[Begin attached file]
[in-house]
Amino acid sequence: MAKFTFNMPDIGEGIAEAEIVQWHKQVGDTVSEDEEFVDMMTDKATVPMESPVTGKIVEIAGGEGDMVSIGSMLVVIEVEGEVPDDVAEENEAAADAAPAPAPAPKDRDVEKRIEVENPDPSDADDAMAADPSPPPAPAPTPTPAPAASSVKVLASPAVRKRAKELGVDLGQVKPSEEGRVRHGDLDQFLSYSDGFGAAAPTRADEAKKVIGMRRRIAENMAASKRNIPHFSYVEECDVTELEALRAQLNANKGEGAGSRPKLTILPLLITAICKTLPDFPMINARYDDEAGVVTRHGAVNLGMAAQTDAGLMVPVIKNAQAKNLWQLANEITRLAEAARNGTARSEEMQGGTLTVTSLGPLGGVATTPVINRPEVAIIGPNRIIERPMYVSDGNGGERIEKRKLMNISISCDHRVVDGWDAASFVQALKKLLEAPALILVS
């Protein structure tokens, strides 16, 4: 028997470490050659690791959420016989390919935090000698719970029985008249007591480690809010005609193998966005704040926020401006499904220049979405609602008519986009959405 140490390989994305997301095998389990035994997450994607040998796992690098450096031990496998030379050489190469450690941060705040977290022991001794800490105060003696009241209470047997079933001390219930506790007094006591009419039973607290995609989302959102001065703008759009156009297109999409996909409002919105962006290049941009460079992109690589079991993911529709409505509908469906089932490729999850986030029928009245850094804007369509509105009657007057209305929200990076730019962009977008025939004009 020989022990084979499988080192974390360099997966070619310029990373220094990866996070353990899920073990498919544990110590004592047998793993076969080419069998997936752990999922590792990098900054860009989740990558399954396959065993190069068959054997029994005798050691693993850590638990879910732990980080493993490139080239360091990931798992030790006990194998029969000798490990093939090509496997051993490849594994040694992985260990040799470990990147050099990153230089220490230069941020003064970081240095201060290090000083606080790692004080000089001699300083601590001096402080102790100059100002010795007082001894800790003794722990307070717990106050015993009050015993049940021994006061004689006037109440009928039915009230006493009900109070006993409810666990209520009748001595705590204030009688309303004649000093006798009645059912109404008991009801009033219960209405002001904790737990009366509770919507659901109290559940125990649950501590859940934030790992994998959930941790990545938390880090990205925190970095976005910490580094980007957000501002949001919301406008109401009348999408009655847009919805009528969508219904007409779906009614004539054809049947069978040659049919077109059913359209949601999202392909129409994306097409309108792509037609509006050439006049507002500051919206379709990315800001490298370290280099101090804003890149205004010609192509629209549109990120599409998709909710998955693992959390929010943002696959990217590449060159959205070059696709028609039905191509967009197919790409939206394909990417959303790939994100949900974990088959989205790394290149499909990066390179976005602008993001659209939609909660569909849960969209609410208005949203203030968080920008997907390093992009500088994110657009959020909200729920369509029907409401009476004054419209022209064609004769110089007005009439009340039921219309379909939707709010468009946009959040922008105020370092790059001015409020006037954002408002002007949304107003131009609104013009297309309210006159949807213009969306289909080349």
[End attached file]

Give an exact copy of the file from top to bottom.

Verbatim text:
[in-house]
Amino acid sequence: MAKFTFNMPDIGEGIAEAEIVQWHKQVGDTVSEDEEFVDMMTDKATVPMESPVTGKIVEIAGGEGDMVSIGSMLVVIEVEGEVPDDVAEENEAAADAAPAPAPAPKDRDVEKRIEVENPDPSDADDAMAADPSPPPAPAPTPTPAPAASSVKVLASPAVRKRAKELGVDLGQVKPSEEGRVRHGDLDQFLSYSDGFGAAAPTRADEAKKVIGMRRRIAENMAASKRNIPHFSYVEECDVTELEALRAQLNANKGEGAGSRPKLTILPLLITAICKTLPDFPMINARYDDEAGVVTRHGAVNLGMAAQTDAGLMVPVIKNAQAKNLWQLANEITRLAEAARNGTARSEEMQGGTLTVTSLGPLGGVATTPVINRPEVAIIGPNRIIERPMYVSDGNGGERIEKRKLMNISISCDHRVVDGWDAASFVQALKKLLEAPALILVS
């Protein structure tokens, strides 16, 4: 028997470490050659690791959420016989390919935090000698719970029985008249007591480690809010005609193998966005704040926020401006499904220049979405609602008519986009959405 140490390989994305997301095998389990035994997450994607040998796992690098450096031990496998030379050489190469450690941060705040977290022991001794800490105060003696009241209470047997079933001390219930506790007094006591009419039973607290995609989302959102001065703008759009156009297109999409996909409002919105962006290049941009460079992109690589079991993911529709409505509908469906089932490729999850986030029928009245850094804007369509509105009657007057209305929200990076730019962009977008025939004009 020989022990084979499988080192974390360099997966070619310029990373220094990866996070353990899920073990498919544990110590004592047998793993076969080419069998997936752990999922590792990098900054860009989740990558399954396959065993190069068959054997029994005798050691693993850590638990879910732990980080493993490139080239360091990931798992030790006990194998029969000798490990093939090509496997051993490849594994040694992985260990040799470990990147050099990153230089220490230069941020003064970081240095201060290090000083606080790692004080000089001699300083601590001096402080102790100059100002010795007082001894800790003794722990307070717990106050015993009050015993049940021994006061004689006037109440009928039915009230006493009900109070006993409810666990209520009748001595705590204030009688309303004649000093006798009645059912109404008991009801009033219960209405002001904790737990009366509770919507659901109290559940125990649950501590859940934030790992994998959930941790990545938390880090990205925190970095976005910490580094980007957000501002949001919301406008109401009348999408009655847009919805009528969508219904007409779906009614004539054809049947069978040659049919077109059913359209949601999202392909129409994306097409309108792509037609509006050439006049507002500051919206379709990315800001490298370290280099101090804003890149205004010609192509629209549109990120599409998709909710998955693992959390929010943002696959990217590449060159959205070059696709028609039905191509967009197919790409939206394909990417959303790939994100949900974990088959989205790394290149499909990066390179976005602008993001659209939609909660569909849960969209609410208005949203203030968080920008997907390093992009500088994110657009959020909200729920369509029907409401009476004054419209022209064609004769110089007005009439009340039921219309379909939707709010468009946009959040922008105020370092790059001015409020006037954002408002002007949304107003131009609104013009297309309210006159949807213009969306289909080349």